A tale of two countries

Displacement in Colombia is the highest in the world for 2013
Displacement in Colombia is the highest in the world for 2013

For ten days in late April, interactive billboards reading, “Colombia is the Answer” lit up New York’s Times Square. In an effort to attract foreign investment and tourism, the Andean nation showcased a variety of travel destinations amid 5,000 flowers and performances by both Latin Grammy winner Fonseca and the Queen of the 2013 Barranquilla Carnival.

Yet only the morning after the launch of Colombia’s latest international marketing strategy concluded, it was awarded the dubious distinction for the highest number of internally displaced people (IDPs) in the world, beating out war-torn Syria, Sudan and Somalia. The Norwegian Refugee Council’s Internal Displacement Monitoring Centre (IDMC) reported 4.9-5.5 million Colombian IDPs and 230,000 displaced in 2012 alone, the total making up 10.3-11.6 percent of the country’s population.

What’s in a name?

If the Santos administration’s latest bid to rebrand Colombia’s image clashes with the daily reality for millions suffering through the nation’s internal armed conflict, so too does the 600,000-large discrepancy in Colombian IDP estimates reveal a fundamental disagreement between the government and civil society organizations on how to interpret an often invisible war. Caught between the tension of fact and fiction are the conflict’s victims, whose opportunities for reparations may hang upon the interpretation of what constitutes an “armed actor” in Colombia’s civil war.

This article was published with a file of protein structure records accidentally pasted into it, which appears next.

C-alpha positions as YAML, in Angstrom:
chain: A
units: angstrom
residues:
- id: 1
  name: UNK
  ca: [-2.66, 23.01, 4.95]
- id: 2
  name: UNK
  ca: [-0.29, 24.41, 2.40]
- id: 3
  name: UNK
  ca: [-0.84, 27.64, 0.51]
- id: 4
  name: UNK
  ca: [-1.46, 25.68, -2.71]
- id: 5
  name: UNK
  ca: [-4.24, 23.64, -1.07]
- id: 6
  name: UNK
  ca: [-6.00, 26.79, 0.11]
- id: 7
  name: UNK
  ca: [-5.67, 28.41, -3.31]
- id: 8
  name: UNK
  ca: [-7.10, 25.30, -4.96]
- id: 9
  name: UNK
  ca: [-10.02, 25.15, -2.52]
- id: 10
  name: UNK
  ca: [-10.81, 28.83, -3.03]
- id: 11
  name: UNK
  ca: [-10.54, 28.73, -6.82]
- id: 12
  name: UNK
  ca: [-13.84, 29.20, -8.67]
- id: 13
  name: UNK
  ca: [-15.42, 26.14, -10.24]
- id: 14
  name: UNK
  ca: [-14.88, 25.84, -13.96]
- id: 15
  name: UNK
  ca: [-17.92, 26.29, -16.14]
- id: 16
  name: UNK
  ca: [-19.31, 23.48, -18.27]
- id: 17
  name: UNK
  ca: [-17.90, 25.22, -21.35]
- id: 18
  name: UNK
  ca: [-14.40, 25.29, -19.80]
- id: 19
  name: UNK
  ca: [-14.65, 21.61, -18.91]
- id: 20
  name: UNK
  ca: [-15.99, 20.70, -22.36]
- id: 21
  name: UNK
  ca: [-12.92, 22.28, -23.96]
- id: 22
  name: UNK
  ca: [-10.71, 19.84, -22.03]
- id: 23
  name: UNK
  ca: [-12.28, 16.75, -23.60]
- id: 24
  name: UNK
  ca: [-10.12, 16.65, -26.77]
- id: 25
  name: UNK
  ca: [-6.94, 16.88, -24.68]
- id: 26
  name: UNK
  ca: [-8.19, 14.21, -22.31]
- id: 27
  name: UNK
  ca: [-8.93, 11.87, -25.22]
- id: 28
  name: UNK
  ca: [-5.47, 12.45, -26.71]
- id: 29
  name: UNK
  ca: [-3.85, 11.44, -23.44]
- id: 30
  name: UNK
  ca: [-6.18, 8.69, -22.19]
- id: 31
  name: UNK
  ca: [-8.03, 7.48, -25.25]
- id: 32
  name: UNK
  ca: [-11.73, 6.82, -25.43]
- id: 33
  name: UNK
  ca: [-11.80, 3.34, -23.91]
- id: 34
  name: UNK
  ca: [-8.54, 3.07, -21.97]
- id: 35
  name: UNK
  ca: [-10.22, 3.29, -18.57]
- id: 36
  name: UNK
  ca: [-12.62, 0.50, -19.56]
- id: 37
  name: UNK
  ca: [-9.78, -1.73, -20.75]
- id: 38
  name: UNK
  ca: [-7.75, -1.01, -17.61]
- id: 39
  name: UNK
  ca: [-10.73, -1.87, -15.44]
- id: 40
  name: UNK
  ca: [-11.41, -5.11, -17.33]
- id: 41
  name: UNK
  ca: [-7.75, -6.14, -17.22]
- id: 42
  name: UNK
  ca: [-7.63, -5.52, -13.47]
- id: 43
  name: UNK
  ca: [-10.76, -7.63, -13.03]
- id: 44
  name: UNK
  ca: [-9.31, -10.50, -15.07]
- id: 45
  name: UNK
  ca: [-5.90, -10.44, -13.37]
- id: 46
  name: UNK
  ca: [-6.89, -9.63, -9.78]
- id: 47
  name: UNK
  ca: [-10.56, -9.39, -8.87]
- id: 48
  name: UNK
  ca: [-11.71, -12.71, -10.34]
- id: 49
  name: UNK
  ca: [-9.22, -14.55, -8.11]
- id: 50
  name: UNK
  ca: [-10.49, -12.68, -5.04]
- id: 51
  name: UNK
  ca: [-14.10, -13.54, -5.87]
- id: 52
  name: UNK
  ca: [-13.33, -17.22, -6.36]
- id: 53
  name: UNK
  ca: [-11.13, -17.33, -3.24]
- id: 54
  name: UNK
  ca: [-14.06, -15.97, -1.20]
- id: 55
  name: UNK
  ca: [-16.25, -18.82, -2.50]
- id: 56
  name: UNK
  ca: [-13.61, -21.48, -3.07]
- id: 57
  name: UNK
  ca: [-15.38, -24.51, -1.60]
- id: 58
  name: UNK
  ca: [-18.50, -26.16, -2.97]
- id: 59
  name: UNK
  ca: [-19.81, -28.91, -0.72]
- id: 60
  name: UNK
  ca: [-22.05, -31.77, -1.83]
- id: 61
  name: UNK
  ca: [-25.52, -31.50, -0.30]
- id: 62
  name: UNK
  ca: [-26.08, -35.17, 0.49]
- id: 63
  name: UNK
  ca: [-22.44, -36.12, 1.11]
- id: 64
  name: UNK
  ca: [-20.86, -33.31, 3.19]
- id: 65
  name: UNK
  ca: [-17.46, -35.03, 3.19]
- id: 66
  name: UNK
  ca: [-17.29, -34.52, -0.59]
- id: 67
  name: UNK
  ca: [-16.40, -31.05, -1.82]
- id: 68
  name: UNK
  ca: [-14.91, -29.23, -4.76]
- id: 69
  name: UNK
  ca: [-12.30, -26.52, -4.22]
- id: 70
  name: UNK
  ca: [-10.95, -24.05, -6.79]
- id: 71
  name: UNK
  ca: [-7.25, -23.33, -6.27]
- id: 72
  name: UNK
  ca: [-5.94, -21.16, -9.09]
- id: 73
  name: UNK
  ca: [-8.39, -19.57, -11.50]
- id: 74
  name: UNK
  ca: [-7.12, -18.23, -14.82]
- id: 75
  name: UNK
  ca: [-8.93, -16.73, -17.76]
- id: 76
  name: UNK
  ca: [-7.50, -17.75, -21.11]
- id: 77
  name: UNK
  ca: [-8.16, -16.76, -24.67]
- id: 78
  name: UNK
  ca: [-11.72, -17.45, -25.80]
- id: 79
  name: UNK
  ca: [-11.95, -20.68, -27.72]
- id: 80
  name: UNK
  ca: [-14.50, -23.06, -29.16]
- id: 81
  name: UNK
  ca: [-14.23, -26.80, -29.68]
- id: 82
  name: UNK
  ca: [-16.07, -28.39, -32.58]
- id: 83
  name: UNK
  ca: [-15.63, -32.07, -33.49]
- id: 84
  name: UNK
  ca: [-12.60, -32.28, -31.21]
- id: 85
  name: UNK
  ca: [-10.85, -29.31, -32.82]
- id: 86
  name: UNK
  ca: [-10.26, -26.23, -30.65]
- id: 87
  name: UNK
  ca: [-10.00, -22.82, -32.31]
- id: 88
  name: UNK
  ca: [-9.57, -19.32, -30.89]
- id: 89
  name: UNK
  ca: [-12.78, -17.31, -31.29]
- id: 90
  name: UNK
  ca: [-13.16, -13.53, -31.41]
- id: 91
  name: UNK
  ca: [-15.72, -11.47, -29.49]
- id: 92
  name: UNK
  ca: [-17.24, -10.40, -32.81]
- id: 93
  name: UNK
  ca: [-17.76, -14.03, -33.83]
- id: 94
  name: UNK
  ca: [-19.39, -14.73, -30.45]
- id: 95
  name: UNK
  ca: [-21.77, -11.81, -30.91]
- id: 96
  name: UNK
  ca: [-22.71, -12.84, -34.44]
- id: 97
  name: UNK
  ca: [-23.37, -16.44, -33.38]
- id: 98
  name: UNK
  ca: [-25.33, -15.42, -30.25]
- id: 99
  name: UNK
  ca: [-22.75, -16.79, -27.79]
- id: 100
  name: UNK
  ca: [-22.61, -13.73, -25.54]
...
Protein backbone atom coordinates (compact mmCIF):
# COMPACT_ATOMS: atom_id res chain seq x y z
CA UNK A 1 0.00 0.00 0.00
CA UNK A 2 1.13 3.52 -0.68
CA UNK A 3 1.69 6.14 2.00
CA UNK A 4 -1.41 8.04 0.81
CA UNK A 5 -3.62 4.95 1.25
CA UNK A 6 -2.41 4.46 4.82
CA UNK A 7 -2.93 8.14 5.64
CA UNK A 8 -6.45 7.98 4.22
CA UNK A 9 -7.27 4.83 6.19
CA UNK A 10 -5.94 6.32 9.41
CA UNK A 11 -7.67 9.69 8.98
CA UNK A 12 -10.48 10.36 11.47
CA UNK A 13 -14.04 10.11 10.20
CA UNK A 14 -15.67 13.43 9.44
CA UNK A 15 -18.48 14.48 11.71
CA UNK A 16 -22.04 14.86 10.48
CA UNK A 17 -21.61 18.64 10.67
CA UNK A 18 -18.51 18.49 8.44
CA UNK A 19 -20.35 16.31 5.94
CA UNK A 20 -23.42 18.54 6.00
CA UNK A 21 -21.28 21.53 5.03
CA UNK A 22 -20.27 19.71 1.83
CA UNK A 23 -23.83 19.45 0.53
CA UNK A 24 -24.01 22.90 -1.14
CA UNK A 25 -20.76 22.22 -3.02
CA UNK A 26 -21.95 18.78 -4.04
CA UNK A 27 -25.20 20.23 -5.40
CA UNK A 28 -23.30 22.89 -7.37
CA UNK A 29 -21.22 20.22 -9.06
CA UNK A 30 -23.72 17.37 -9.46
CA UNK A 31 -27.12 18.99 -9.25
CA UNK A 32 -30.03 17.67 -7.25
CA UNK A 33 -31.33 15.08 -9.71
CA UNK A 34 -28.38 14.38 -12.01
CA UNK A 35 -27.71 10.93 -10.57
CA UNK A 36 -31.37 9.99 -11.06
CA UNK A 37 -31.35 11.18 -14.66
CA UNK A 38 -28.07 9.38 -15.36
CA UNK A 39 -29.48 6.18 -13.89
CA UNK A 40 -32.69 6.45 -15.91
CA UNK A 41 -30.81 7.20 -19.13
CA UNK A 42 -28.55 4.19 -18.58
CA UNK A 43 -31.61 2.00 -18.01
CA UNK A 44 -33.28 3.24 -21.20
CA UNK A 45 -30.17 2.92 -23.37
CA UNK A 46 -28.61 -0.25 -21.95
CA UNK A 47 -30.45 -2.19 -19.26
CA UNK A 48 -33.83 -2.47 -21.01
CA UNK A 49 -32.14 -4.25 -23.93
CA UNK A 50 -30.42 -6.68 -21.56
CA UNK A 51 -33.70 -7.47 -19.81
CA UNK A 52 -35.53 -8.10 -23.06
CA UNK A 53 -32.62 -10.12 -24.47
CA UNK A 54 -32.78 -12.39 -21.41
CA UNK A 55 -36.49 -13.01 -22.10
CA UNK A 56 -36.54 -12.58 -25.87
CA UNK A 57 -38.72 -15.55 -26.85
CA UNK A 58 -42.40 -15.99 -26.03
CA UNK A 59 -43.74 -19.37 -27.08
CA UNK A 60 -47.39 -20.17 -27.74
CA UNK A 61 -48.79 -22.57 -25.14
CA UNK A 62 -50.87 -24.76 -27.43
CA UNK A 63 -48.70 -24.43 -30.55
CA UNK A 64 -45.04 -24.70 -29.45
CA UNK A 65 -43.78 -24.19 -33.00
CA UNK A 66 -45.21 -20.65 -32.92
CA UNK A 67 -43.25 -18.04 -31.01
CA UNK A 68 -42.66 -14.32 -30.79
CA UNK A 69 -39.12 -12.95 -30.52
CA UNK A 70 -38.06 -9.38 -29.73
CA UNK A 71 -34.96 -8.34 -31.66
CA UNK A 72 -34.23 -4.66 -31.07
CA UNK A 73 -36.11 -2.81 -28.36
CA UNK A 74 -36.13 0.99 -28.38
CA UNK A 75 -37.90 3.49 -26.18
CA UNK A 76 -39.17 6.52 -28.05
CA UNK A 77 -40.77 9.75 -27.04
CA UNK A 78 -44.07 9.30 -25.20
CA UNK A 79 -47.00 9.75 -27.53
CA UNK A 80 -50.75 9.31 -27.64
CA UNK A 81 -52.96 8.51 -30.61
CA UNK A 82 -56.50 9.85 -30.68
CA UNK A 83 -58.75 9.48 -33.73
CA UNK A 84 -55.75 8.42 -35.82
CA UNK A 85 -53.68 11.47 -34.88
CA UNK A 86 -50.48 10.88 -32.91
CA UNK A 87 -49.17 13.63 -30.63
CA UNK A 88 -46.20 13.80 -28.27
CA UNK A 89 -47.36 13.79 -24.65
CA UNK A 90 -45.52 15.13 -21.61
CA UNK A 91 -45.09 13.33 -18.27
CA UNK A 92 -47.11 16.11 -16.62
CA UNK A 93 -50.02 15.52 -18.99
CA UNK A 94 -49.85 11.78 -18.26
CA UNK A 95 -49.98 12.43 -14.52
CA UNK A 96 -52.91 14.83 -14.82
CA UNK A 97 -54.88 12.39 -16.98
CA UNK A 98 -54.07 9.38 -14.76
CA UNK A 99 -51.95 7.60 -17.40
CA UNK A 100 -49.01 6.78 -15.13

In June 2011, Santos signed the Victims and Land Restitution Law, an ambitious legislation that seeks to return stolen and abandoned land to Colombians displaced by the armed conflict, and to provide reparations such as financial compensation to victims of human rights violations and infractions of international humanitarian law. Article 3 of the Victims Law specifically rules out legal recourse for those persons whose rights have been infringed due to “acts of common delinquency.”

The recent IDMC report based its lower bound figures for displaced Colombians on government statistics, and higher bound on findings from the Consultancy for Human Rights and Displacement (CODHES), the main civil society organization monitoring displacement in Colombia. Sebastián Albuja, the IDMC Department Head for Africa and the Americas, explained that on one hand cumulative government statistics underreport the number of victims due to the short timespan of its registry, which did not begin until 2000, as well as a large backlog in registration requests as of 2012 given the passage of the Victims Law only one year prior.

The essential explanation for government under-registration of Colombian IDPs, however, is politics. The government currently refuses to identify the heirs of right-wing paramilitary organizations as anything but “criminal bands,” or Spanish acronym BACRIM, and thus excludes BACRIM violence from the armed conflict and the victims from subsequent reparations programs.

The rocky legacy of demobilization

Between 2003 and 2006, under former President Uribe, thousands of members of the United Self-Defense Forces of Colombia (AUC), a violent network of right-wing paramilitary groups, supposedly demobilized under the controversial Justice and Peace Law. From their ashes rose 33 splinter groups that today have consolidated to form only a handful of BACRIM officially recognized by the current Santos administration, such as “Los Urabeños” or “Los Rastrojos.”